Adults With ADHD: Sometimes Still an Afterthought
Won’t someone think of the children?
Except when it comes to ADHD, children are what many people think of. It’s the adults living with the condition who are less visible.
In recent years, we’ve made real progress in raising awareness around ADHD, including adult ADHD.
More people are beginning to recognize that ADHD continues into adulthood, with real consequences. And more adults are beginning to recognize that they themselves might have been living with undiagnosed adult ADHD for years.
Sometimes, though, adults still seem to be an afterthought in the conversation about ADHD. With so much information about ADHD aimed at children and their parents, it can feel like adults with ADHD have disproportionately few resources available.
Of course, “can feel like” is subjective, so I decided to do an informal, nonscientific experiment to figure out how much emphasis childhood ADHD and adult ADHD get in the media and in scientific research.
For the media part of that question, I looked through the first five pages of Google News results for “adhd.” Out of 50 total articles, here’s what I found:
- 23 specifically mentioned “children” or “kids” in the title, or specific age groups like “preschoolers” and “teenagers”
- Only 2 specifically mentioned “adults” in the title, and one specifically mentioned “women”
By the way, many of these articles were from publications that specifically cover ADHD, mental health, or medicine, so it doesn’t appear to be just general news publications that frame ADHD as a childhood condition.
To get a back-of-the-napkin number for how many scientific studies cater to children versus adults with ADHD, I performed a similar experiment using PubMed, a search engine for research literature maintained by the National Library of Medicine:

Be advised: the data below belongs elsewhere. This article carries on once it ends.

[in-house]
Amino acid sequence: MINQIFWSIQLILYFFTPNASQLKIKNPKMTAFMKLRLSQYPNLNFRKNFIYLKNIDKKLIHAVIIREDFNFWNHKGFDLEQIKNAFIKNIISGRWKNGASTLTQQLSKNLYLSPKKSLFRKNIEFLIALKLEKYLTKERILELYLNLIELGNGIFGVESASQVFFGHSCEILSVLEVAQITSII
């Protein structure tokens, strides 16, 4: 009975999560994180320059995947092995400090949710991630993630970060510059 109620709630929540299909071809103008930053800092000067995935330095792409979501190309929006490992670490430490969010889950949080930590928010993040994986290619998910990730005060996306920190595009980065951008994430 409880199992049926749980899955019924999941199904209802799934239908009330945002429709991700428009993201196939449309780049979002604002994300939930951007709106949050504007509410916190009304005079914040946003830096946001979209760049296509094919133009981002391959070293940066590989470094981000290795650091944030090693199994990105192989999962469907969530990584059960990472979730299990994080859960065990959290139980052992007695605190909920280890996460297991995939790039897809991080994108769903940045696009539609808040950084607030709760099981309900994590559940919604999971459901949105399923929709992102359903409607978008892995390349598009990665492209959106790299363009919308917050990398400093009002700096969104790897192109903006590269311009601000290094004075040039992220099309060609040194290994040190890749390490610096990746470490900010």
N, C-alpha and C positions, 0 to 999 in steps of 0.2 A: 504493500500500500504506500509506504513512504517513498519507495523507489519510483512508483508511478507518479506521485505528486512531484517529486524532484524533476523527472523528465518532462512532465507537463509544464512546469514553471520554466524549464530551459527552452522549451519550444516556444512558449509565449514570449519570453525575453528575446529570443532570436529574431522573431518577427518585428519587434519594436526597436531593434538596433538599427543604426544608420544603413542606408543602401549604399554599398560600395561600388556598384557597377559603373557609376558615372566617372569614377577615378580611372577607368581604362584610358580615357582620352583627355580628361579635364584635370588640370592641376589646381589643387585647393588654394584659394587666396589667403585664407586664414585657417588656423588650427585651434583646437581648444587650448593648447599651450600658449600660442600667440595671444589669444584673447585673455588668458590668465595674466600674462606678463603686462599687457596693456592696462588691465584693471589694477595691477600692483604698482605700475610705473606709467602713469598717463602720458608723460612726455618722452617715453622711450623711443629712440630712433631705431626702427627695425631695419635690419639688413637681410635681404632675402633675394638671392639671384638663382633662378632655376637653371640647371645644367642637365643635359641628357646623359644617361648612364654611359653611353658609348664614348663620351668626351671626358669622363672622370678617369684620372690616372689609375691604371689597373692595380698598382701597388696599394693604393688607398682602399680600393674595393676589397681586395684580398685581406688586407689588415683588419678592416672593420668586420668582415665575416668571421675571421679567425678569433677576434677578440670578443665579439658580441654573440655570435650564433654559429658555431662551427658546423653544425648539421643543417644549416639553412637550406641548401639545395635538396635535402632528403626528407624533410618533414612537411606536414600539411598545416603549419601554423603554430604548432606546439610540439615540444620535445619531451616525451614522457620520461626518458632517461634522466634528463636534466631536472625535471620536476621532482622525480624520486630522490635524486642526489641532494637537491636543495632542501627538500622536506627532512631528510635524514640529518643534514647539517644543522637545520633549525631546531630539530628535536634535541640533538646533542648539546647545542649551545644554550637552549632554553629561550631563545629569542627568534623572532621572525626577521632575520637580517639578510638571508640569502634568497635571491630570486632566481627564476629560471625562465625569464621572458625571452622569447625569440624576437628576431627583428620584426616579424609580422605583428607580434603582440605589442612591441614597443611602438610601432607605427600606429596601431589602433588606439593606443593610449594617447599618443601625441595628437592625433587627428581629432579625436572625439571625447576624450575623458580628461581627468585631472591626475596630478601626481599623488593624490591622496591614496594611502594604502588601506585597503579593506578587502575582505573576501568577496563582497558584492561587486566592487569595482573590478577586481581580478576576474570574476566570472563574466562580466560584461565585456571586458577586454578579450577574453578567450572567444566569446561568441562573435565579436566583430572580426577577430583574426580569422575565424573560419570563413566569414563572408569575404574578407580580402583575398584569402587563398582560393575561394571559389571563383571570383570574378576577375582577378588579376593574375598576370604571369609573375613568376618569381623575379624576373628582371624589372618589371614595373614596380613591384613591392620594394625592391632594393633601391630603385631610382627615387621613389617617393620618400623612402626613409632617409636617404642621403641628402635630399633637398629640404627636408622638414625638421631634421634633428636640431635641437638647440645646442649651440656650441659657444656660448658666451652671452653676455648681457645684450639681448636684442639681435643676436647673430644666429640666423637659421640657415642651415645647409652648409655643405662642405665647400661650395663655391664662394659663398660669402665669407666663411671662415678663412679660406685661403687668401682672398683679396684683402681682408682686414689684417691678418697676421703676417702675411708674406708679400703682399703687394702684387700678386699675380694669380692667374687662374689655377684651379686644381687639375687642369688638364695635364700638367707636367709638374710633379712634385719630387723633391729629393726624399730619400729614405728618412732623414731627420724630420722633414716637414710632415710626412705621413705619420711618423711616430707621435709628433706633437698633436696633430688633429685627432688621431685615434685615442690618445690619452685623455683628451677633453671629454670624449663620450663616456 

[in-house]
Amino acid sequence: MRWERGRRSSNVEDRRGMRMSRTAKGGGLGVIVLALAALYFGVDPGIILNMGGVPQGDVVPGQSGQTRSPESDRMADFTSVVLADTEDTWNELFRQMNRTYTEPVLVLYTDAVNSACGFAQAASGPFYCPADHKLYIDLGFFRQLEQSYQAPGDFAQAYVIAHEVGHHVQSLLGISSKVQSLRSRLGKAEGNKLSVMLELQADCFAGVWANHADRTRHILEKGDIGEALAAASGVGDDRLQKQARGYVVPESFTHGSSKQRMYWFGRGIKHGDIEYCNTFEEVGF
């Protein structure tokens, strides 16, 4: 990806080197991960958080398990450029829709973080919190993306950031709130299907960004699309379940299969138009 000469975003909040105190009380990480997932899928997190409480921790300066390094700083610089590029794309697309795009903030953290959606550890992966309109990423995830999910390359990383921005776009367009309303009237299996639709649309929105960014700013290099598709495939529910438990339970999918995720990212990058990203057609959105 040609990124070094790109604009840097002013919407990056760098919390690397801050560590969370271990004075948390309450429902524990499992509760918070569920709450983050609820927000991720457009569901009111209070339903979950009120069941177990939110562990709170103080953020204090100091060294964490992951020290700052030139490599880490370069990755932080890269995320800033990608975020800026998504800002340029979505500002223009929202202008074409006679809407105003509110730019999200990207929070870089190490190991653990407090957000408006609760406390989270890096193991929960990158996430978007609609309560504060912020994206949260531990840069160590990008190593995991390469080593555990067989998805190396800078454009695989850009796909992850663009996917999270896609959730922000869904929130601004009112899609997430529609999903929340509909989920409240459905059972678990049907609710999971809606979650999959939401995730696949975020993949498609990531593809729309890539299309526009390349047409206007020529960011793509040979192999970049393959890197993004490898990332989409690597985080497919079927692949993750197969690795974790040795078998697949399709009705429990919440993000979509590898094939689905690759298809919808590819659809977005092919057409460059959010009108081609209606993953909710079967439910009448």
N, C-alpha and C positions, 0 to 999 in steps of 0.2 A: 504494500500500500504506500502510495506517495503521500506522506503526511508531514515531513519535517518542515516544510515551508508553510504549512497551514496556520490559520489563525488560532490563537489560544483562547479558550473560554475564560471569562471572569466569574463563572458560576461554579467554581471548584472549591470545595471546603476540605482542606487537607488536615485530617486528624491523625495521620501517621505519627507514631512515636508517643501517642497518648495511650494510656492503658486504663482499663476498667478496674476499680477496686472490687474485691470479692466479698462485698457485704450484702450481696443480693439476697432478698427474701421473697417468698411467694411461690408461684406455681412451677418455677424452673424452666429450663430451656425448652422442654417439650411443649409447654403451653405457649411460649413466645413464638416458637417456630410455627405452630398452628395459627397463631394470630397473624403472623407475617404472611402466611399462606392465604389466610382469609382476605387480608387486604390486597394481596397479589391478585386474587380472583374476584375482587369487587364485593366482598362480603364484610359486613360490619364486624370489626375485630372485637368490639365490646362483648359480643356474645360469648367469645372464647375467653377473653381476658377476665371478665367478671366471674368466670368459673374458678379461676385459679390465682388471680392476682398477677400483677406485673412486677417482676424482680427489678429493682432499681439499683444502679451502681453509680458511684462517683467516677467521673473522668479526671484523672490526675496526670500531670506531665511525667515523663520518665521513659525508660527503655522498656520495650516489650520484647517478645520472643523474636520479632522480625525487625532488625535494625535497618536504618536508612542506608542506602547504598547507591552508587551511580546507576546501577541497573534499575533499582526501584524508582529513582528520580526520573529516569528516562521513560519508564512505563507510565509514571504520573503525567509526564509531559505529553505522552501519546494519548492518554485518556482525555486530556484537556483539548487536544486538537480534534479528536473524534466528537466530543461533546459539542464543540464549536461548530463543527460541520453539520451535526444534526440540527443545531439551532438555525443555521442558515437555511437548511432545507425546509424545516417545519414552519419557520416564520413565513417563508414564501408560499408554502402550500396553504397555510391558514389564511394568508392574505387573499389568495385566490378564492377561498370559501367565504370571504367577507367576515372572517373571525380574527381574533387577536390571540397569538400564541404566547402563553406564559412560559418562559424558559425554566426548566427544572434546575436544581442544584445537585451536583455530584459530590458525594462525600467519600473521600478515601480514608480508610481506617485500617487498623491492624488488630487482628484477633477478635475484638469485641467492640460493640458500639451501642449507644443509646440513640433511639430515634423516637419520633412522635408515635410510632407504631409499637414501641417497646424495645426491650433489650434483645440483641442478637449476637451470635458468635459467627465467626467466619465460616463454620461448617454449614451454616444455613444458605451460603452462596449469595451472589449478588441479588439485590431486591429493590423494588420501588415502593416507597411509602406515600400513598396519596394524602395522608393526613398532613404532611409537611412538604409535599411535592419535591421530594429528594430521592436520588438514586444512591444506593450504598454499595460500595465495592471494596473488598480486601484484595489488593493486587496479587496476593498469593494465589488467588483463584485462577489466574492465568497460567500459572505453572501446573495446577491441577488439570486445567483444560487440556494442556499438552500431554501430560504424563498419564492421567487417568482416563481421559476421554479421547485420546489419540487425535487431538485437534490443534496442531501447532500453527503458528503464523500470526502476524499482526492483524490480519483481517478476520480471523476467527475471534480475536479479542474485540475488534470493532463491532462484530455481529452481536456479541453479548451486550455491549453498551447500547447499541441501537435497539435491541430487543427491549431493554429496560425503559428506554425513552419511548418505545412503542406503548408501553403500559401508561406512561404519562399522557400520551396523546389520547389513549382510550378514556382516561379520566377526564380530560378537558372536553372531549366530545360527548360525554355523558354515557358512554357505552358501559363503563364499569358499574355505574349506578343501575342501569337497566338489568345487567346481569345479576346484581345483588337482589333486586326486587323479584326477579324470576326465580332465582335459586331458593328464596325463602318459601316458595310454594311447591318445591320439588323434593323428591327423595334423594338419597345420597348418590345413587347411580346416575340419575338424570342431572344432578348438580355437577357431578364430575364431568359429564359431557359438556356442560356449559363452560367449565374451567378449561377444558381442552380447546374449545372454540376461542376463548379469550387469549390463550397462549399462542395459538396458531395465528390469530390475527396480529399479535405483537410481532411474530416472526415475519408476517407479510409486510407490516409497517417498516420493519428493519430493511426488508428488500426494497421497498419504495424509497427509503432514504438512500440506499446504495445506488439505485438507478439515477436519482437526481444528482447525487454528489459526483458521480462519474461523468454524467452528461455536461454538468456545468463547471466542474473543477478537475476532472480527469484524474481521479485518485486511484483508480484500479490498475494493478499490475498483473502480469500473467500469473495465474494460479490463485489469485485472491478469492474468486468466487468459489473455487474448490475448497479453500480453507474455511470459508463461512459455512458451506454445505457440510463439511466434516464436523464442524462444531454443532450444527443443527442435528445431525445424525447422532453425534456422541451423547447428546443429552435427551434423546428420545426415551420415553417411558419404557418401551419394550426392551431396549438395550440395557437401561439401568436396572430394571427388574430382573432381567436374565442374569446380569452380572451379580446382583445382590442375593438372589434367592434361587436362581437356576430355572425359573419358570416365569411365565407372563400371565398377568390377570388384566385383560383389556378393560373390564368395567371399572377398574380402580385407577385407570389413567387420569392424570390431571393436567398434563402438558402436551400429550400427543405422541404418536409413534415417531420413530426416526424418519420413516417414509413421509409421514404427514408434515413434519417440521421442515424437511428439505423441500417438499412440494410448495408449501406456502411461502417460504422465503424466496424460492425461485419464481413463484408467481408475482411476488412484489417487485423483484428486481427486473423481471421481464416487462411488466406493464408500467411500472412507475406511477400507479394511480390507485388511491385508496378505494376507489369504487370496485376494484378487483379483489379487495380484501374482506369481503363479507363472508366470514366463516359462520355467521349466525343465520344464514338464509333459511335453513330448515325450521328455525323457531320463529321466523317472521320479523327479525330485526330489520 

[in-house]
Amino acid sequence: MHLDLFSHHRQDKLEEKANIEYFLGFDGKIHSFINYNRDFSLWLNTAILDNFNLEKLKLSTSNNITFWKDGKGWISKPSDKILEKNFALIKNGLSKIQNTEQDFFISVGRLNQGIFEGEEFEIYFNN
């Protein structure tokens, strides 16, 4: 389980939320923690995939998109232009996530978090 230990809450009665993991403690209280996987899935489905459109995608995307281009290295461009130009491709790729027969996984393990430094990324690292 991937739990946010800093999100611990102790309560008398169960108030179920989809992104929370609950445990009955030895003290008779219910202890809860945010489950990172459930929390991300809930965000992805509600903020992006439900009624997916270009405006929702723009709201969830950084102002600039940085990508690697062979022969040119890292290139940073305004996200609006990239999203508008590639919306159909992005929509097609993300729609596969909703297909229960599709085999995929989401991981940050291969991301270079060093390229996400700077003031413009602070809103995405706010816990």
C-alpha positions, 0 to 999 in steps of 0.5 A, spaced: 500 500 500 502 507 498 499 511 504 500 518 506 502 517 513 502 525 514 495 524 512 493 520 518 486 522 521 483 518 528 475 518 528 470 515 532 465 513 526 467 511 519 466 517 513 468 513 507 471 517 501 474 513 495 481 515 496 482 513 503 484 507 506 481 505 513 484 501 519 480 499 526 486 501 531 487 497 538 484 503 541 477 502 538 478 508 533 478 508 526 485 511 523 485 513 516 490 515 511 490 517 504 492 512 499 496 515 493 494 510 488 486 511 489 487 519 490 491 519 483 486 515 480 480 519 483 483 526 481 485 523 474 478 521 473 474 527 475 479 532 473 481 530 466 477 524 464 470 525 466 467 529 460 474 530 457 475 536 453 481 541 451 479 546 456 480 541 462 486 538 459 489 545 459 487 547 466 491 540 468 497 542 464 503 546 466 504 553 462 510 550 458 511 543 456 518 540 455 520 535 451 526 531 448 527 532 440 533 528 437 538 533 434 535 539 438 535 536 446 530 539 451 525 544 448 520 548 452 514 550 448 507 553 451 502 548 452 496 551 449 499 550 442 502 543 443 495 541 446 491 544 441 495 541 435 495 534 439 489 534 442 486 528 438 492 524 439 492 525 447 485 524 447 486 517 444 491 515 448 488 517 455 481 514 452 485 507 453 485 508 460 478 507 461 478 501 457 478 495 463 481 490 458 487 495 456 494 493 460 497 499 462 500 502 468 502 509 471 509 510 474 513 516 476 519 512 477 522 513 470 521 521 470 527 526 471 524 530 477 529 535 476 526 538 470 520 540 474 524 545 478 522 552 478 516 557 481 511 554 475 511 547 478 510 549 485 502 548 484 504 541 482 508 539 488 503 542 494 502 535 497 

- A search for the query “adhd children” returned back 30,470 research papers
- A search for “adhd adults” returned only 12,607 results
These experiments aren’t definitive, but I think they do highlight a point: adults aren’t very well represented in media coverage of ADHD or in research studies.
Now, that doesn’t mean we should pay less attention to children with ADHD.
There’s good reason to talk about ADHD in children specifically. Childhood is when ADHD symptoms usually first show up, and children have to contend with school, which is an especially unforgiving place to have ADHD. Too often, children with ADHD still don’t have adequate support, resources, or recognition of their symptoms.
But we can’t stop talking about people’s ADHD symptoms when those people stop being children. After all, ADHD doesn’t stop interfering with people’s lives when they reach adulthood.
So journalists, please write some more articles about adults with ADHD, and researchers, please do some more studies to learn about ADHD in adulthood!